A guide to the Tour de France
Belgian cycling commentator José de Cauwer was one of the guests on the Avondetappe last night. Asked about Belgium's semi-final football defeat, he said, 'Het is wat het is.' It's one of my least favourite expressions in English, and I had no idea the same idiom was assaulting Belgian ears too.
De Cauwer theorised that lighter, climber-type riders don't win local Flemish events when they are young, because they are not suited to the parcours; they then give up cycling altogether, which explains why Belgium has no GC contenders.
Tom Dumoulin is very disappointed that Michael Matthews had to abandon the Tour with illness. Dumoulin says that Matthews can ride on the front for a long time on mountain days, when the Australian is on good form.
Toms Skujins made the news back home Latvia, he told Herman van der Zandt, but the Prime Minister hasn't phoned him yet. Skujins is wearing the polka-dot mountains jersey after Stage 5.
Herman seemed to have found a kindred spirit. He gave Skujins a sweet potato, and the Latvian extolled the virtues of potatoes and sweet potatoes. You can use them to make chips or vodka, and even to fuel cars.
Peter Sagan said in an interview that he did lots of sports when he was growing up - football, dancing, skiing, snowboarding, mountain biking, windsurfing, and wakeboarding. He was probably sickenly good at all of them.
Richard Moore had a chat with UCI President David Lappartient in Sarzeau. Moore asked Lappartient if he would like to sit down and have a conversation with Dave Brailsford, and smooth things over. Lappartient took this as an invitation to list and detail his grievances again - and you get the impression that his spiel is now well-rehearsed.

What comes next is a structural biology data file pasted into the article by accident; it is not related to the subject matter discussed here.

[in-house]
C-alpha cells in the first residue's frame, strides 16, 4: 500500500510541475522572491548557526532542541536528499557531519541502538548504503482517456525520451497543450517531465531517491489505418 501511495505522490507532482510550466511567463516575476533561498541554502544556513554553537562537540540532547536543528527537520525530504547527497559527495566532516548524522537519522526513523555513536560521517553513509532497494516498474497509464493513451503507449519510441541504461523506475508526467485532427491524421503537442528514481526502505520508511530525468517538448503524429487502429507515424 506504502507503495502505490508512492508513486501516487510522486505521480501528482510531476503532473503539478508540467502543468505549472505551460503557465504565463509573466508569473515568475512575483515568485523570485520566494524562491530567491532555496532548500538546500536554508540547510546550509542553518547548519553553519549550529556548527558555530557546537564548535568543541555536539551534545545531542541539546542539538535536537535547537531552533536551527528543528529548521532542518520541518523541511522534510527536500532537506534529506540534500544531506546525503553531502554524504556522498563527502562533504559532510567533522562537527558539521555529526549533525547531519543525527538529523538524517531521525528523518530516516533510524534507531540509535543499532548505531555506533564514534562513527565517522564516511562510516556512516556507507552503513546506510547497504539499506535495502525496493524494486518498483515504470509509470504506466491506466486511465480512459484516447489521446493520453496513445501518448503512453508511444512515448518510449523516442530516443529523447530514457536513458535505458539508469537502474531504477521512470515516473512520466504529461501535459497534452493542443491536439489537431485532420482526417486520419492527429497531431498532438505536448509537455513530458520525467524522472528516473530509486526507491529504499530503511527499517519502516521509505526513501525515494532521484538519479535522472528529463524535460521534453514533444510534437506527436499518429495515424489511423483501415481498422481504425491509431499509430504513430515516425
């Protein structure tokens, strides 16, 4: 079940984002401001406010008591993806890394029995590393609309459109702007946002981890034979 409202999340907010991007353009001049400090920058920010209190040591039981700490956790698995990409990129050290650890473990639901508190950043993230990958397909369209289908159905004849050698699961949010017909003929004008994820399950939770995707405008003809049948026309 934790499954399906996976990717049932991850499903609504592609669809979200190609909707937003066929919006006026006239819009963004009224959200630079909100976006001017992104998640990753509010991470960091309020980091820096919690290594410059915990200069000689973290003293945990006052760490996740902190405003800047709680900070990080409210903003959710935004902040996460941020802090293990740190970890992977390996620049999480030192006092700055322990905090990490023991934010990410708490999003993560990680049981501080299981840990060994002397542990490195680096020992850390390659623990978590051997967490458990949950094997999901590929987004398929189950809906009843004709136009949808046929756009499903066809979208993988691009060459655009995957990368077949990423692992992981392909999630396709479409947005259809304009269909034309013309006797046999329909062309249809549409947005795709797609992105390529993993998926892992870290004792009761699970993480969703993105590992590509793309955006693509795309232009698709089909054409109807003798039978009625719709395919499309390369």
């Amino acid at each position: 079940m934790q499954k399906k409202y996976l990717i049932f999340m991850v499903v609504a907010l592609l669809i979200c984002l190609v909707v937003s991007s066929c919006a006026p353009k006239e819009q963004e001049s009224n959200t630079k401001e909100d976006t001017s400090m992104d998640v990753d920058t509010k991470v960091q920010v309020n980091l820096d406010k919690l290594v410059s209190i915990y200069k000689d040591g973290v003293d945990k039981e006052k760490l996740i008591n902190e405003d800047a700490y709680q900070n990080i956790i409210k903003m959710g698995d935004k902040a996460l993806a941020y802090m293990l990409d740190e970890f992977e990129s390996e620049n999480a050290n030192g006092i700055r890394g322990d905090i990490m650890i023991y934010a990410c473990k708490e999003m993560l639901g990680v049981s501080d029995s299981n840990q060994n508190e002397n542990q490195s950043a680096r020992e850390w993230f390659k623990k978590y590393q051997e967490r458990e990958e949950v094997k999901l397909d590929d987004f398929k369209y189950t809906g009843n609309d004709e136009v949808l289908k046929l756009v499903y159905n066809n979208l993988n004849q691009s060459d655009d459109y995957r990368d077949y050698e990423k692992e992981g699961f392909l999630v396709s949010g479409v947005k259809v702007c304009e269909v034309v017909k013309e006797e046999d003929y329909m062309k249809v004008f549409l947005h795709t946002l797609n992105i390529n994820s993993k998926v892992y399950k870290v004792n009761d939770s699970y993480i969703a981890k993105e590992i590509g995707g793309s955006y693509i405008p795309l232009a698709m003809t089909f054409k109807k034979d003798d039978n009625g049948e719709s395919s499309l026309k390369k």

Moore didn't go the full Jeremy Paxman and ask the same question twelve times, but he had one more go at getting an answer. This time the response did fit the question. 'If he want to ring me, no problem, but it's up to him.' It sounds like the beginning of the start of a début of better relations.
The first 'iconic' of the Tour was uttered (in my hearing). It was François Thomazeau, talking about a checked Peugeot jersey, so it probably wasn't even a solecism, but it still counts to my total. Another 'iconic' in the race organisers' video highlights, this time as a description of the final climb, means that after a slow start, the meter is ticking over nicely.
Former UCI President Brian Cookson was on the early slot of ITV's race coverage. He was urging calm and respect on both sides in the Brailsford-Lappartient spat because, as he said, we're only a heartbeat away from something dangerous or foolish happening on the roadside. It was fairly clear where he was pinning most of the blame, though, when he said that inappropriate comments had been made at the wrong time during Froome's Salbutamol case.
Whatever Cookson's faults may have been as President, and I don't know what people criticise him for, but I'm sure they do, he was certainly decent and dignified.
David Millar continues to demonstrate the eagle eye that makes him such a good co-commentator. Example 1: Romain Bardet is rider number 21, but Millar immediately saw that he was on bike number 25, and identified that he had taken a team mate's bike after a mechanical. Example 2: Tom Dumoulin draughting his team car after a puncture, Millar, 'he wants to be careful not to make it too obvious'; after the stage, the Dutch world time trial champion got a 20s penalty.